“It was really good to go to Pocket but it was really weird because it was crazy commercial and I just didn’t know anything about it,” Ms. Einhorn said.
She quickly adapted. Her first ever acquisition was the autobiography of QVC infomercial host Kathy Levine. The project was Ms. Einhorn’s idea. The book, It’s Better to Laugh… Life, Good Luck, Bad Hair Days and QVC, sold 150,000 copies. She was soon promoted to editorial director of another S&S imprint, Washington Square Press.
In 1997, Ms. Einhorn, still just 29, moved to then-Warner Books to assume the position of executive editor of its trade paperback program. She soon began acquiring hardcover titles—and bestsellers—including Amy Sedaris’s I Like You, Robert Hicks’s The Widow of the South, Lolly Winston’s Good Grief and Susan Jane Gilman’s Hypocrite in a Pouffy White Dress—and rose to the position of hardcover editor-in-chief at Grand Central Publishing (the company changed names after Warner Books was acquired by the Hachette Livre in 2006). But in 2007, when Putnam president Ivan Held approached her about the possibility of starting an imprint, Ms. Einhorn was ready to go.
“I’d been there ten years, I love the people there, I still have many friends and I learned a lot but this was just a great opportunity to do something new and to have something where I could be more in control and have my hand in every aspect on the process in the way I couldn’t overseeing such a huge list,” she said.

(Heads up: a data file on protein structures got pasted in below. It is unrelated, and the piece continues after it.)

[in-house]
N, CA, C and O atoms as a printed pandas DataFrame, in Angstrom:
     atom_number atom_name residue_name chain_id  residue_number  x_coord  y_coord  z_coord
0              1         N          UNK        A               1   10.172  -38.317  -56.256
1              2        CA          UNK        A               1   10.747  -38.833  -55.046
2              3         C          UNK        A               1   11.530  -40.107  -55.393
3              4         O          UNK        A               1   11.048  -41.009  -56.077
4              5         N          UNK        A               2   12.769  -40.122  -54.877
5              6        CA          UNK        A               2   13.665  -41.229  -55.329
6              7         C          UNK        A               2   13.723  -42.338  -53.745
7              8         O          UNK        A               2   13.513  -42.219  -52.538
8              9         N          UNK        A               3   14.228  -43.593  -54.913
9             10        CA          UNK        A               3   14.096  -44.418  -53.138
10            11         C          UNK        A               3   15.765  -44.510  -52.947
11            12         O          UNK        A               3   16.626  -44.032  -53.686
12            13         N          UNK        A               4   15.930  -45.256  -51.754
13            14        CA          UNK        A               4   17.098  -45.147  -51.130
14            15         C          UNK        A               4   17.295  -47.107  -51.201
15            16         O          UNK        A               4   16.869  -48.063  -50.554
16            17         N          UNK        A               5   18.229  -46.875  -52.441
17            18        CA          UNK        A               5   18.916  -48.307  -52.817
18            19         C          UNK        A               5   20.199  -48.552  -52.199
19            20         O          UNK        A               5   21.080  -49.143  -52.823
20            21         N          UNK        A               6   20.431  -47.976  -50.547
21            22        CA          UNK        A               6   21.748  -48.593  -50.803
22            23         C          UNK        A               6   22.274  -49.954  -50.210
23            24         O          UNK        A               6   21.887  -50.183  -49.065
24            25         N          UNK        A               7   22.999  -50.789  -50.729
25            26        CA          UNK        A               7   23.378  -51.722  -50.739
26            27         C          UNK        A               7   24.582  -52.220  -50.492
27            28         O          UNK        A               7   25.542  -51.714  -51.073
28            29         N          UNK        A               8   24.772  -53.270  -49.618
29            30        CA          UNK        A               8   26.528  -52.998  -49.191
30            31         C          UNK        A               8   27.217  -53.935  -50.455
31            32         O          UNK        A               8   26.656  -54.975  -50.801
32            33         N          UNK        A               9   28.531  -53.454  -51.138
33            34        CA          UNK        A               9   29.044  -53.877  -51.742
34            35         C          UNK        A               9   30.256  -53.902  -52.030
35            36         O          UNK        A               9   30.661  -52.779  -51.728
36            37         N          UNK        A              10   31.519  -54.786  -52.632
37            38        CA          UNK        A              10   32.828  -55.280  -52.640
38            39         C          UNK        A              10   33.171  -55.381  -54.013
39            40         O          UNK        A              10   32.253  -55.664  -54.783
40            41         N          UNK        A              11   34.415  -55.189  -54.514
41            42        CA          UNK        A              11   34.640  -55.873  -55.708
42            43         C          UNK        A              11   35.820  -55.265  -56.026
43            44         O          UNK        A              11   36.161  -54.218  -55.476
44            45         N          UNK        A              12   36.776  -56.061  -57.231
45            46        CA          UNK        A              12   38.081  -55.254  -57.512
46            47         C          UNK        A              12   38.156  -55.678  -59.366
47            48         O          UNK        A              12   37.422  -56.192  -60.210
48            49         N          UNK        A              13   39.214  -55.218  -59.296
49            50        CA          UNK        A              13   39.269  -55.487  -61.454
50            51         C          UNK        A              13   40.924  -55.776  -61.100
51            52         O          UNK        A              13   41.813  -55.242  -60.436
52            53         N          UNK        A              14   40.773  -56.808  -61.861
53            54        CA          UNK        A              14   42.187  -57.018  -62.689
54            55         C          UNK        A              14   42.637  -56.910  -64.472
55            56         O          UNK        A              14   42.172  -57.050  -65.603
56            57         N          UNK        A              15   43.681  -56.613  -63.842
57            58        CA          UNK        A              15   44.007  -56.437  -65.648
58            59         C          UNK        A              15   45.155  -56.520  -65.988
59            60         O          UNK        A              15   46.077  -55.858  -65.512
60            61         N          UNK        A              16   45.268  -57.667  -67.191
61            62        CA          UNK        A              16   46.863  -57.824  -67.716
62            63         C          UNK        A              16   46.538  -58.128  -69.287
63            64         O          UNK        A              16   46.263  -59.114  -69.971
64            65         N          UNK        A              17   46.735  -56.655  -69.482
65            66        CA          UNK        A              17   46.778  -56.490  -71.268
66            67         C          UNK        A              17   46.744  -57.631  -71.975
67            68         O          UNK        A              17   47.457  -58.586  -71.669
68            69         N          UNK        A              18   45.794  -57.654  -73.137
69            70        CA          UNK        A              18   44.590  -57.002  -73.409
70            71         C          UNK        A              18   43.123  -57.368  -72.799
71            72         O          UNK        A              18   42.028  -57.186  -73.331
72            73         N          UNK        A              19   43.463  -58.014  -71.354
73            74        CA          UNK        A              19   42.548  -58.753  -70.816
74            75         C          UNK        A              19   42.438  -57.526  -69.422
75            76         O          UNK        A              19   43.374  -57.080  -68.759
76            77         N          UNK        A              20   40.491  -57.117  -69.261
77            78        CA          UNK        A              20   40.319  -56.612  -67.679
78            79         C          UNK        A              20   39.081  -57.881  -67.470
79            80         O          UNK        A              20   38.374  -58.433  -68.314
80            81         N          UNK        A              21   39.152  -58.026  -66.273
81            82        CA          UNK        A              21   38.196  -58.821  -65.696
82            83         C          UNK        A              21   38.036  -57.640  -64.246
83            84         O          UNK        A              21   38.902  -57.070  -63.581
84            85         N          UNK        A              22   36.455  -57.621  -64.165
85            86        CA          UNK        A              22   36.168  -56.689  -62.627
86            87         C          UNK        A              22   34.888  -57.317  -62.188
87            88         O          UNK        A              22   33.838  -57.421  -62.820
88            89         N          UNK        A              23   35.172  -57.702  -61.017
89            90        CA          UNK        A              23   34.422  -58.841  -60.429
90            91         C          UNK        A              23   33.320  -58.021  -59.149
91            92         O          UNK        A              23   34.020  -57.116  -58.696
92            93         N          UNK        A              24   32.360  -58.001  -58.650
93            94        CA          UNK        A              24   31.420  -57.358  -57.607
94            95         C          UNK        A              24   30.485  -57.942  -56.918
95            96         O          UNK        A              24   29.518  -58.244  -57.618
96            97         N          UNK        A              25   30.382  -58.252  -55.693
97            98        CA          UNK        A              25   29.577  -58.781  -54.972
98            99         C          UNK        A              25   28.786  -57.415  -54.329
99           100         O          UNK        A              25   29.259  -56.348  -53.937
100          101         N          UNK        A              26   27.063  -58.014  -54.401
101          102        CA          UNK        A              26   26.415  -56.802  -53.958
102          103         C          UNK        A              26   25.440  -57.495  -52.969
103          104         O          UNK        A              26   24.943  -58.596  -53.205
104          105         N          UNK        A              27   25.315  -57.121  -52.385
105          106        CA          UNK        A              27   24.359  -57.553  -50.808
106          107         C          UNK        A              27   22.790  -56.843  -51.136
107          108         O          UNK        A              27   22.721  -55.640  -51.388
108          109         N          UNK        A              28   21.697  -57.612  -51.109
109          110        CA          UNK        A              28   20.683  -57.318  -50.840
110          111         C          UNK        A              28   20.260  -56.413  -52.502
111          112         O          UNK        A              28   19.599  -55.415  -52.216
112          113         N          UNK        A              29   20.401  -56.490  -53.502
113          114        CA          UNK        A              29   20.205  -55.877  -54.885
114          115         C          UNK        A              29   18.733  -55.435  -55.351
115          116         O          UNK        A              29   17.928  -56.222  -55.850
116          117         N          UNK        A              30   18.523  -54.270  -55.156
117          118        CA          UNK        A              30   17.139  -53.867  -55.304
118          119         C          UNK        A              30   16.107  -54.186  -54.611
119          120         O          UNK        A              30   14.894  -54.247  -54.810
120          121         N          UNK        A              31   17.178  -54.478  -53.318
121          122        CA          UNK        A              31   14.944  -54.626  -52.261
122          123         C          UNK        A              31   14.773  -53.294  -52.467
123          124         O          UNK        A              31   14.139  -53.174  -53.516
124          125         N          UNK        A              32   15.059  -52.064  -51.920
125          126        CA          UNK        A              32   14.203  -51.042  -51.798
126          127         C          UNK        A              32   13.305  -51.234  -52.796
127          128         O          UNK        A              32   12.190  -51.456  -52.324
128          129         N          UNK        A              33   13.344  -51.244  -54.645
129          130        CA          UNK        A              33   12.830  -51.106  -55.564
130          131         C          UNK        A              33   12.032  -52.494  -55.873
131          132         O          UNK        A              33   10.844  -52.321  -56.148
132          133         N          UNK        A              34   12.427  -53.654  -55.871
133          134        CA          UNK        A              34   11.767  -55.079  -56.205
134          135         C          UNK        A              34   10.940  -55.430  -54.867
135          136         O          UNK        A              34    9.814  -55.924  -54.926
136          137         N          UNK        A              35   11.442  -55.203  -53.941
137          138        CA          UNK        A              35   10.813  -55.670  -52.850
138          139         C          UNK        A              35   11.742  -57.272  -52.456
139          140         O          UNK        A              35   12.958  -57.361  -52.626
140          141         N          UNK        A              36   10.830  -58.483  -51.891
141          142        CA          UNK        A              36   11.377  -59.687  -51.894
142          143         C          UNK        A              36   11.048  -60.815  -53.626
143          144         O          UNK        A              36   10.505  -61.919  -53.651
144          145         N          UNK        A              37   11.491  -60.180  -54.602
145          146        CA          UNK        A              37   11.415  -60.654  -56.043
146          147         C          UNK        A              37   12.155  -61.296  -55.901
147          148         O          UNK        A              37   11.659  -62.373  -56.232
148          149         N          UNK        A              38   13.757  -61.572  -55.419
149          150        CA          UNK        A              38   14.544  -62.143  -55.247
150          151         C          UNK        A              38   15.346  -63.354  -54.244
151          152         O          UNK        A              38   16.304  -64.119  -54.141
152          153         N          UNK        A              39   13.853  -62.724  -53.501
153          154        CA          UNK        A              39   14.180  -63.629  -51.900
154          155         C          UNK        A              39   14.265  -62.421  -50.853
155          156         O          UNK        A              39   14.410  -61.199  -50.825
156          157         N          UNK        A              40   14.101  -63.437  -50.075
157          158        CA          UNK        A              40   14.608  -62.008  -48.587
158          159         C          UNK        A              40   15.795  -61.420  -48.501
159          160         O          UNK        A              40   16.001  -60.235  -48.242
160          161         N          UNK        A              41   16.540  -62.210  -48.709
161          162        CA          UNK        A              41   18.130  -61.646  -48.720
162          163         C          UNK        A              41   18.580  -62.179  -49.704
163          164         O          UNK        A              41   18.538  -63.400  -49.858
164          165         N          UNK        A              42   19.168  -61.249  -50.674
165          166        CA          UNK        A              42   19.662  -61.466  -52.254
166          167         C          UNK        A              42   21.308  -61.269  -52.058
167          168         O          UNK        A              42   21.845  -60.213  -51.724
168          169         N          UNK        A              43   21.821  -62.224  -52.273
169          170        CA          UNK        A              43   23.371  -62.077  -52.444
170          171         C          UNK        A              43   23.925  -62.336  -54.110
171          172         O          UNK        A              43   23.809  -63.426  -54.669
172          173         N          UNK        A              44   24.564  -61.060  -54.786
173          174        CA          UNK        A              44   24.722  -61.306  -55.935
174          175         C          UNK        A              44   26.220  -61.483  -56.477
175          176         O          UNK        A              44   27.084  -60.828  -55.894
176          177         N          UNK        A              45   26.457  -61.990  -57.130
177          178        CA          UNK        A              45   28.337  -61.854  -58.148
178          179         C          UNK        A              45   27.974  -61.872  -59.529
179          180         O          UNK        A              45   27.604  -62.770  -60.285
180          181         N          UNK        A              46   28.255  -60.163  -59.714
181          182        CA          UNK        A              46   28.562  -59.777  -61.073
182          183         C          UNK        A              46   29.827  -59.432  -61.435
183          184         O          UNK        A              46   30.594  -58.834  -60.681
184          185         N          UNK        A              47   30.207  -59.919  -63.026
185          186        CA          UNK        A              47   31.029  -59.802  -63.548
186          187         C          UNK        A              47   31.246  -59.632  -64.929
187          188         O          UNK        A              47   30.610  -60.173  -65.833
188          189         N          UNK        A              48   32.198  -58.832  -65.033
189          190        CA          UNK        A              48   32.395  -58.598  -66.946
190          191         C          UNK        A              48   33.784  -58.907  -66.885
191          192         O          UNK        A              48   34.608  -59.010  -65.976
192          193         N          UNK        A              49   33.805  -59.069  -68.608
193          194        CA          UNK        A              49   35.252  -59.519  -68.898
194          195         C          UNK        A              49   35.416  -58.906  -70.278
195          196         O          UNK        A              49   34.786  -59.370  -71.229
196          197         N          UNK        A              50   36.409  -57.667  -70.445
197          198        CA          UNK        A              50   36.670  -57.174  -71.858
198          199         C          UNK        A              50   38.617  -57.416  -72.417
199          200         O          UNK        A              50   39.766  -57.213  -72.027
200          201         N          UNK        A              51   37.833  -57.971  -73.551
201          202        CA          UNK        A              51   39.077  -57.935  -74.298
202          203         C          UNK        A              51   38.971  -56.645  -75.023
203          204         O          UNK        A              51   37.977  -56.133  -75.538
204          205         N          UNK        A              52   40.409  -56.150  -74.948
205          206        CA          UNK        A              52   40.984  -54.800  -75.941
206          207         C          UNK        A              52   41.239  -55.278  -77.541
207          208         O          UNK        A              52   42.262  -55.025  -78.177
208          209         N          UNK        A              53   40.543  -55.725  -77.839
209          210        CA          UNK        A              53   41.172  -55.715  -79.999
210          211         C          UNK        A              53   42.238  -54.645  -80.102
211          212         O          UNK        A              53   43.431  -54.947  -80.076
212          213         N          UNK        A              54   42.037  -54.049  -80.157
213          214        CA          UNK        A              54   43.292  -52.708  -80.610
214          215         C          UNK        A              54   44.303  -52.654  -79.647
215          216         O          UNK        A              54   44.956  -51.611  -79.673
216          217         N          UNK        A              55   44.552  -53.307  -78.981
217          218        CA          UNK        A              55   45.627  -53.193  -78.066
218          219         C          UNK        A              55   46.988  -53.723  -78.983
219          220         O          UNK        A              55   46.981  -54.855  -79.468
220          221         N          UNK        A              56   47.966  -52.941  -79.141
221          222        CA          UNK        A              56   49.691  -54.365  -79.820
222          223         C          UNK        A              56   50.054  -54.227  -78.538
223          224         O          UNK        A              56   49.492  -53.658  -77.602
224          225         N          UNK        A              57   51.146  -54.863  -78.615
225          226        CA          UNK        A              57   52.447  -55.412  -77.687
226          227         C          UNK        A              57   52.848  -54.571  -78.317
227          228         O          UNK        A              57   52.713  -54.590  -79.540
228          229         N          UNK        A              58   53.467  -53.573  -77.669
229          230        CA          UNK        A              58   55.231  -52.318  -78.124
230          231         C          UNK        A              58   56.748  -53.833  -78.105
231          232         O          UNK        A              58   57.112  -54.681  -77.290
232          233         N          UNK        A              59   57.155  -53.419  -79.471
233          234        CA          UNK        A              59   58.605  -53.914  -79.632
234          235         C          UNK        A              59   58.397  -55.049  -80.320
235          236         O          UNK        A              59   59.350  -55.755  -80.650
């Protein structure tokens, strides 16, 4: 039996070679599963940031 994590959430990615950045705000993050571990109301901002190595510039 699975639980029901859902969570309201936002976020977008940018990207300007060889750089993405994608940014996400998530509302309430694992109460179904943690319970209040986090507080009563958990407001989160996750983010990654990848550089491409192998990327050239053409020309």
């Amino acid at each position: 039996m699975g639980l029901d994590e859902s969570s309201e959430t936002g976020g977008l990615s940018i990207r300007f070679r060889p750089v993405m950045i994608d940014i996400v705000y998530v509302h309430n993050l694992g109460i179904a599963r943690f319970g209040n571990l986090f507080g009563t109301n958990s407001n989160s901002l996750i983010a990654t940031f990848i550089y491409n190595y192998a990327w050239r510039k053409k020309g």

Meeting for an interview in her office at Penguin, with its framed copies of past bestseller lists on the wall and shelves full of various editions of The Help and other books from her imprint, Ms. Einhorn was as jovial and good-humored as her colleagues had described her. (“Her curls bounce!” said the literary agent Stephanie Cabot.) For Ms. Einhorn, involving herself in every aspect of the process is not just talk. She paused the interview to approve a new cover for a forthcoming novel, The Gods of Gotham, by a writer named Lyndsay Faye—Ms. Einhorn had requested a last-minute redesign to add an enthusiastic blurb from Michael Connelly. And while The Help is a publishing phenomenon, its success was not without coaxing: Ms. Einhorn carefully cultivated relationships with booksellers and, unusually for a hardcover release, book clubs. She points out that the book took six weeks to hit bestseller lists.
“We usually don’t have a relationship or even know who the heck the editor is,” said Jake Reiss, owner of The Alabama Booksmith in Birmingham, Ala., where Kathryn Stockett did her first reading of The Help. With Ms. Einhorn, he said, it was different.